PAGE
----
Taipa Village offers escape from glitz and glamour of Cotai Strip
Diverse cuisines abound from traditional Chinese to cutting-edge Portuguese, Spanish and Macanese
Macau is much more than the sum of its modern attractions and glitzy hotels: the centre of old Macau abounds with the architecture and character of a bygone era – a time when two vastly different cultures merged. The former Portuguese enclave once consisted of the Macau Peninsula and Taipa and Coloane islands – the latter two have since become one through reclamation work that created the Cotai Strip, Macau’s answer to Las Vegas.
The original Taipa Village has been well preserved, and it offers visitors a contrast to the glitz and glamour of the Cotai Strip. While the towering Galaxy Macau resort might seem a world away from the tree-lined Avenida da Praia, it neighbours Taipa Village in a juxtaposition of modernity and tradition.
Taipa Village has established itself as an important gastronomic centre along with its cultural and scenic pleasures. The village is home to more than 20 eateries of diverse cuisines – from traditional Chinese fare to cutting-edge Portuguese and Spanish offerings and, of course, Macanese food.
Among the recent arrivals is King’s Lobster restaurant whose signature dish is a mouth-watering fresh lobster served in a soft bun. They also serve grilled Boston lobster, pulled pork rolls, and their own twist on the burger.
For an authentic Macanese experience, head to Restaurante Portugues Pescador near Cunha Street. The chequered tiles and mobile tea stall say “teahouse”, while the Portuguese décor of the first floor offer a fine-dining experience. Here you can try everything from Portuguese spicy fish buns and clay pot milk tea to Portuguese pork knuckle served with fine Portuguese wines.
Macau’s restaurant scene has few luminaries brighter than Antonio Coelho. The Portuguese chef now has two must-try establishments in Taipa Village: the Michelin-recommended Antonio, and opposite, Tapas de Portugal. The latter, more recent arrival comprises a stylish ground-floor bar and a first-floor dining room with rooftop terrace offering fine views of the surrounding streets. The restaurant specialises in creative contemporary tapas – including scrambled eggs with Portuguese bread sausage, wet lobster rice and the Portuguese dessert serradura.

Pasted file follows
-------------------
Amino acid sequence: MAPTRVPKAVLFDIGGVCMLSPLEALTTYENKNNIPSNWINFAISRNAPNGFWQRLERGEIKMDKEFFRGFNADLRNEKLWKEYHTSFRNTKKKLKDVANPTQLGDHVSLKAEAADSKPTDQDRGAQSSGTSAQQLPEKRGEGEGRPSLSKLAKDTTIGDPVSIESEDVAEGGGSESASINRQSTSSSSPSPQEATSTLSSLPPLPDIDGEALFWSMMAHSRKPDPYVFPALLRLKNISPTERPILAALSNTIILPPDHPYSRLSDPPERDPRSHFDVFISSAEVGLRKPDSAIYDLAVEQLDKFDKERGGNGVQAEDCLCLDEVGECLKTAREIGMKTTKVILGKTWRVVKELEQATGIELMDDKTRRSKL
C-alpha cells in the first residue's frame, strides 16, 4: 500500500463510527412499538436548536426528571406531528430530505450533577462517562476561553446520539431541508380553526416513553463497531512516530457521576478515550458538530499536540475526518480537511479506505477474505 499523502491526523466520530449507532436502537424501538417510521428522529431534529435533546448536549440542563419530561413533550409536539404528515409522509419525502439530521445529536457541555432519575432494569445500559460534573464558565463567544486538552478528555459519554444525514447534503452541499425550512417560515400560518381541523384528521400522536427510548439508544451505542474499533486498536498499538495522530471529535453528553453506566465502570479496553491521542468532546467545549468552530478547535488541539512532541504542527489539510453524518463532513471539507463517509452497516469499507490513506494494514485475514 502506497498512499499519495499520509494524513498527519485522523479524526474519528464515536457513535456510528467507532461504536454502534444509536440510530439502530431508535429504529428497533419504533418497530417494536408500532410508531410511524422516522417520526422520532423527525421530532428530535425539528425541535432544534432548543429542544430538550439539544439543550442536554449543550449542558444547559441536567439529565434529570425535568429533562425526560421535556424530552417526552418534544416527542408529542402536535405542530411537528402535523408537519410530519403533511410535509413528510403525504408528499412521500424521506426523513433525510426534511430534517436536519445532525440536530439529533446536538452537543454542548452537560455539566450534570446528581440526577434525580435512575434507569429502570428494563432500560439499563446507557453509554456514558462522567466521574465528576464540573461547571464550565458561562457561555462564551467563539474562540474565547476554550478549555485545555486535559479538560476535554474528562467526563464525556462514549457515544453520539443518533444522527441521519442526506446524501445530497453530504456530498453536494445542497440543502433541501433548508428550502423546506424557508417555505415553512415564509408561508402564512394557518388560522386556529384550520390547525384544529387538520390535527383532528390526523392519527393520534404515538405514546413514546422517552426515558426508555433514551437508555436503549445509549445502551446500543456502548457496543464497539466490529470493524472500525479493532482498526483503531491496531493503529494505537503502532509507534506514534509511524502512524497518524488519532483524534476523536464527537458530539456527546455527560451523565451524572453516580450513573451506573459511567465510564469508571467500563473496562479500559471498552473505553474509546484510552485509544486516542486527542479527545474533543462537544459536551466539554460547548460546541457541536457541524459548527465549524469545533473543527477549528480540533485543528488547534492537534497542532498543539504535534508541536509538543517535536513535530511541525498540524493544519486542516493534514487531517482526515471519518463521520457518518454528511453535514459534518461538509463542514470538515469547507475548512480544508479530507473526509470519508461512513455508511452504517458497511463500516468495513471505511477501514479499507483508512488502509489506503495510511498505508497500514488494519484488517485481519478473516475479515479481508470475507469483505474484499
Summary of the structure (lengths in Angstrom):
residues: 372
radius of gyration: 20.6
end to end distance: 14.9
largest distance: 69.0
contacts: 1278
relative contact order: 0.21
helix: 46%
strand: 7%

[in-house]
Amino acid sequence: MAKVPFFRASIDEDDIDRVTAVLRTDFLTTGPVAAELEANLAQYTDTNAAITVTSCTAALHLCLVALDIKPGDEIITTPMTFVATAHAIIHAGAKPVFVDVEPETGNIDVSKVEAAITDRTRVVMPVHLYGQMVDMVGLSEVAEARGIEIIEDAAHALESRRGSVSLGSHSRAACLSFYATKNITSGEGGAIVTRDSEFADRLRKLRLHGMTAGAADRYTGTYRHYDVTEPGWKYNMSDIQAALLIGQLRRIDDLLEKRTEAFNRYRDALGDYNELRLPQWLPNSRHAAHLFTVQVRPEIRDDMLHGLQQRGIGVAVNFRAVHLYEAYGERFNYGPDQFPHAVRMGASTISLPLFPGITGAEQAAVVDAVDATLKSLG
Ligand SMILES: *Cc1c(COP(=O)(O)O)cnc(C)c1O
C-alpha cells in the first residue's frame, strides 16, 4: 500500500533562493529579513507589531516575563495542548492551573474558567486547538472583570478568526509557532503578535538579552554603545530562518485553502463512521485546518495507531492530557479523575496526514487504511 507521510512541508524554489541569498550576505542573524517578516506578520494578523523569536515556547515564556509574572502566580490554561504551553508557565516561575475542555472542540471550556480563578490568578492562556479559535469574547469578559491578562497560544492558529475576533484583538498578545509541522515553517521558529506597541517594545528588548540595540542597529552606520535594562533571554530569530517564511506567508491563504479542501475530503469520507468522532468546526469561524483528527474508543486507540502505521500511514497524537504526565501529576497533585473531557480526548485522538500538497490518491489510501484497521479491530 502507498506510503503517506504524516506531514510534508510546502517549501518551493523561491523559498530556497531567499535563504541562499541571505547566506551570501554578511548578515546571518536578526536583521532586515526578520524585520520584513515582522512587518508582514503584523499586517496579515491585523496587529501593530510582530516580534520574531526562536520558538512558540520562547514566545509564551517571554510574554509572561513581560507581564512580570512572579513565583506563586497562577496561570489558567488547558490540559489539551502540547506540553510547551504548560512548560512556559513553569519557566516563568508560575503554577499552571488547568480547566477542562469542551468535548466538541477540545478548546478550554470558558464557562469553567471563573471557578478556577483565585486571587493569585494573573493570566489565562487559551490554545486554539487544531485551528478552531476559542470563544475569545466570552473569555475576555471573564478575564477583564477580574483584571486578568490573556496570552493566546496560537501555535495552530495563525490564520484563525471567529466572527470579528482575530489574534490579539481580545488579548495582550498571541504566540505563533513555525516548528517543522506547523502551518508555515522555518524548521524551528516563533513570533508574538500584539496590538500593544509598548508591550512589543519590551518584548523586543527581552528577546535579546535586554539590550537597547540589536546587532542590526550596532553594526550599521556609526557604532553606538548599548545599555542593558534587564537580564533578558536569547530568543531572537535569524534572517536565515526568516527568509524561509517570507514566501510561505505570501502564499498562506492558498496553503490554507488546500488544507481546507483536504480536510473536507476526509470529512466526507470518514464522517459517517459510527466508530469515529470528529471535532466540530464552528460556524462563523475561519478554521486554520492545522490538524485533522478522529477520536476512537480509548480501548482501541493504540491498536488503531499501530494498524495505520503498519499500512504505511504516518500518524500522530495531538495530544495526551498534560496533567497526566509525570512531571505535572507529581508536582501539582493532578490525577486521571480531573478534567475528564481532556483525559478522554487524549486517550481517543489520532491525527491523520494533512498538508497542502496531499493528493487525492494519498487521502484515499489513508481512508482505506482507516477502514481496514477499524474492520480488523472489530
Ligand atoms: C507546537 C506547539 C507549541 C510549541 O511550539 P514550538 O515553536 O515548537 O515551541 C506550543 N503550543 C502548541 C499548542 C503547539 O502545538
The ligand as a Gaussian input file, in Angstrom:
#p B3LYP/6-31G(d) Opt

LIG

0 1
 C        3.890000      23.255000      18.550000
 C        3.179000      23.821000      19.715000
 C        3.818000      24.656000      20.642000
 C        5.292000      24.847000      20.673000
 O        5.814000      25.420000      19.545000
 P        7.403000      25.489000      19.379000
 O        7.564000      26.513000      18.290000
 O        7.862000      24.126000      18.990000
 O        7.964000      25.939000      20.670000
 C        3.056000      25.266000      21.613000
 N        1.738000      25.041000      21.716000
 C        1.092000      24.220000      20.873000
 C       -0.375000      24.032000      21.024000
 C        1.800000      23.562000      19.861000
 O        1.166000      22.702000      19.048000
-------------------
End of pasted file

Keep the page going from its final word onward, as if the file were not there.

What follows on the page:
Macau has long been Portugal’s bridge to Asia, and no one exemplifies this more than O Santos, founder of the legendary O Santos Portuguese restaurant in Taipa Village. He has also opened a delicatessen, O Santos Loja Portuguesa, where you’ll find Portuguese delicacies from olive oil and sardines to coffee and souvenirs – and fine wines.
One more indispensable Macau icon, Lord Stow’s Bakery, should be on any food traveller’s bucket list: established in 1989 in Coloane Village, the egg tarts that are the hallmark of the bakery were devised by Englishman Andrew Stow. He subsequently received the Medal of Tourism Merit from the Macau government for his gastronomic contribution to the city. The Taipa Village edition of Lord Stow’s Bakery can be found on Cunha Street.
Another new and distinctive eatery is DiGreen (short for Diamond in Green), a cafe-store that offers healthy, low-sugar snacks made from the fresh, natural ingredients, from fruit popsicles to popcorn and black glutinous rice, and they do a fine line in coffees, frappes and other beverages.
Whether you’re craving a traditional snack or hungry for an international feast of flavours, the understated charm of Taipa Village will have something to fit the bill. Taking a gentle stroll afterwards is recommended: from the tranquillity of Carmo Garden and the serenity of Kun Iam Temple, to the artistic haven that is Taipa Village Art Space, this cultural oasis offers a retreat for those looking to get away from things. Taipa Village represents the living heart of Macau’s extraordinary heritage.